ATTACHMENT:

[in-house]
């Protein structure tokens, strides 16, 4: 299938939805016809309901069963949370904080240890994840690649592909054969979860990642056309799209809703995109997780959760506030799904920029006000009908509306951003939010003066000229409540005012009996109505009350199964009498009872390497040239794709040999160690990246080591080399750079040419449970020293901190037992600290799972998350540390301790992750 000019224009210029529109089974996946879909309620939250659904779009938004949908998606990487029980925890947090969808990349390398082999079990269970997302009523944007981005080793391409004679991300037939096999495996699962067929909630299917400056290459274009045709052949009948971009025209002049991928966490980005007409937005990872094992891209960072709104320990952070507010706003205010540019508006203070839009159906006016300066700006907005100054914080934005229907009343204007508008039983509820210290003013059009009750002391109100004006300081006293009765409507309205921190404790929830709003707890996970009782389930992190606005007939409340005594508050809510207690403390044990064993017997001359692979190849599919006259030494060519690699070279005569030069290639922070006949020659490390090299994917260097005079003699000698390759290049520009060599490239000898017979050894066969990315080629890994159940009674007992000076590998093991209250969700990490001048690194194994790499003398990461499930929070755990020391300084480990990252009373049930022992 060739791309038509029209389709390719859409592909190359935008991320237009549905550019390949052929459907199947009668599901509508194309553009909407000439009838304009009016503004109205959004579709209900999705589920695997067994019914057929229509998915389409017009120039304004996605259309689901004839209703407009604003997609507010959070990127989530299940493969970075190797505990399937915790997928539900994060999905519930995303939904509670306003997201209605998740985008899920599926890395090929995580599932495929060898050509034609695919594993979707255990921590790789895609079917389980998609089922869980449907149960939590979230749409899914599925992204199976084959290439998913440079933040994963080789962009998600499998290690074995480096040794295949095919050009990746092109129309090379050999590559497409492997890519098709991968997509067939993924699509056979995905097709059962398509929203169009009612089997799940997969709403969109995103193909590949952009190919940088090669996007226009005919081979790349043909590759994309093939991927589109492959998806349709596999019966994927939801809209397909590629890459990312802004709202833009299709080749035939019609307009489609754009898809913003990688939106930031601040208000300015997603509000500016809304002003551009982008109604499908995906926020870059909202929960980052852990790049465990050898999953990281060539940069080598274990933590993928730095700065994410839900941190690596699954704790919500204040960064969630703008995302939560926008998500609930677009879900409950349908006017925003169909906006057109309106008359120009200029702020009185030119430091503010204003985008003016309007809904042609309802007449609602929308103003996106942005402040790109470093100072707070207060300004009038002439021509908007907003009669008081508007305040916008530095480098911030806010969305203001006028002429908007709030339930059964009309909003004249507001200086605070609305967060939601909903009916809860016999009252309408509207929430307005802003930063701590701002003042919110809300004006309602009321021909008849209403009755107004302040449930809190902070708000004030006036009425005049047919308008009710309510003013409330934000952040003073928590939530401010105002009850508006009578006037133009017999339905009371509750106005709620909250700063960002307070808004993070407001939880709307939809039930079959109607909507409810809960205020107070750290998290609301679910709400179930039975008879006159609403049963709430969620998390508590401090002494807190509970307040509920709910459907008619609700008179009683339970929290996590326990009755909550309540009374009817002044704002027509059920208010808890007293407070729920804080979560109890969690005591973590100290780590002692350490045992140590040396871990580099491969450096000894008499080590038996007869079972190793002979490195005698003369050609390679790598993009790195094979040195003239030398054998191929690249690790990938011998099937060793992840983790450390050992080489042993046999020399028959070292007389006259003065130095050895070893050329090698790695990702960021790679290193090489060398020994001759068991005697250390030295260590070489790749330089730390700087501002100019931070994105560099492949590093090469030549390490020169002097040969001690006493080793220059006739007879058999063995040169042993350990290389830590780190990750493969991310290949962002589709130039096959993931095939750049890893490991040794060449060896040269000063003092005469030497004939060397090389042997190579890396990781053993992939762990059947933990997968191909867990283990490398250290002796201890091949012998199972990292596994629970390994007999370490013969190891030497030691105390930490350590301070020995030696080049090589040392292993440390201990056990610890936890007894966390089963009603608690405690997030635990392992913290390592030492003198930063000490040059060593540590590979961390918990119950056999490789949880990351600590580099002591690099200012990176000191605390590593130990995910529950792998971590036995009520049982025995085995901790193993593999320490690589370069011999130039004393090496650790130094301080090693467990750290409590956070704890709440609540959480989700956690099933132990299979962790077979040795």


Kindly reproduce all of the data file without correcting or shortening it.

[in-house]
């Protein structure tokens, strides 16, 4: 299938939805016809309901069963949370904080240890994840690649592909054969979860990642056309799209809703995109997780959760506030799904920029006000009908509306951003939010003066000229409540005012009996109505009350199964009498009872390497040239794709040999160690990246080591080399750079040419449970020293901190037992600290799972998350540390301790992750 000019224009210029529109089974996946879909309620939250659904779009938004949908998606990487029980925890947090969808990349390398082999079990269970997302009523944007981005080793391409004679991300037939096999495996699962067929909630299917400056290459274009045709052949009948971009025209002049991928966490980005007409937005990872094992891209960072709104320990952070507010706003205010540019508006203070839009159906006016300066700006907005100054914080934005229907009343204007508008039983509820210290003013059009009750002391109100004006300081006293009765409507309205921190404790929830709003707890996970009782389930992190606005007939409340005594508050809510207690403390044990064993017997001359692979190849599919006259030494060519690699070279005569030069290639922070006949020659490390090299994917260097005079003699000698390759290049520009060599490239000898017979050894066969990315080629890994159940009674007992000076590998093991209250969700990490001048690194194994790499003398990461499930929070755990020391300084480990990252009373049930022992 060739791309038509029209389709390719859409592909190359935008991320237009549905550019390949052929459907199947009668599901509508194309553009909407000439009838304009009016503004109205959004579709209900999705589920695997067994019914057929229509998915389409017009120039304004996605259309689901004839209703407009604003997609507010959070990127989530299940493969970075190797505990399937915790997928539900994060999905519930995303939904509670306003997201209605998740985008899920599926890395090929995580599932495929060898050509034609695919594993979707255990921590790789895609079917389980998609089922869980449907149960939590979230749409899914599925992204199976084959290439998913440079933040994963080789962009998600499998290690074995480096040794295949095919050009990746092109129309090379050999590559497409492997890519098709991968997509067939993924699509056979995905097709059962398509929203169009009612089997799940997969709403969109995103193909590949952009190919940088090669996007226009005919081979790349043909590759994309093939991927589109492959998806349709596999019966994927939801809209397909590629890459990312802004709202833009299709080749035939019609307009489609754009898809913003990688939106930031601040208000300015997603509000500016809304002003551009982008109604499908995906926020870059909202929960980052852990790049465990050898999953990281060539940069080598274990933590993928730095700065994410839900941190690596699954704790919500204040960064969630703008995302939560926008998500609930677009879900409950349908006017925003169909906006057109309106008359120009200029702020009185030119430091503010204003985008003016309007809904042609309802007449609602929308103003996106942005402040790109470093100072707070207060300004009038002439021509908007907003009669008081508007305040916008530095480098911030806010969305203001006028002429908007709030339930059964009309909003004249507001200086605070609305967060939601909903009916809860016999009252309408509207929430307005802003930063701590701002003042919110809300004006309602009321021909008849209403009755107004302040449930809190902070708000004030006036009425005049047919308008009710309510003013409330934000952040003073928590939530401010105002009850508006009578006037133009017999339905009371509750106005709620909250700063960002307070808004993070407001939880709307939809039930079959109607909507409810809960205020107070750290998290609301679910709400179930039975008879006159609403049963709430969620998390508590401090002494807190509970307040509920709910459907008619609700008179009683339970929290996590326990009755909550309540009374009817002044704002027509059920208010808890007293407070729920804080979560109890969690005591973590100290780590002692350490045992140590040396871990580099491969450096000894008499080590038996007869079972190793002979490195005698003369050609390679790598993009790195094979040195003239030398054998191929690249690790990938011998099937060793992840983790450390050992080489042993046999020399028959070292007389006259003065130095050895070893050329090698790695990702960021790679290193090489060398020994001759068991005697250390030295260590070489790749330089730390700087501002100019931070994105560099492949590093090469030549390490020169002097040969001690006493080793220059006739007879058999063995040169042993350990290389830590780190990750493969991310290949962002589709130039096959993931095939750049890893490991040794060449060896040269000063003092005469030497004939060397090389042997190579890396990781053993992939762990059947933990997968191909867990283990490398250290002796201890091949012998199972990292596994629970390994007999370490013969190891030497030691105390930490350590301070020995030696080049090589040392292993440390201990056990610890936890007894966390089963009603608690405690997030635990392992913290390592030492003198930063000490040059060593540590590979961390918990119950056999490789949880990351600590580099002591690099200012990176000191605390590593130990995910529950792998971590036995009520049982025995085995901790193993593999320490690589370069011999130039004393090496650790130094301080090693467990750290409590956070704890709440609540959480989700956690099933132990299979962790077979040795």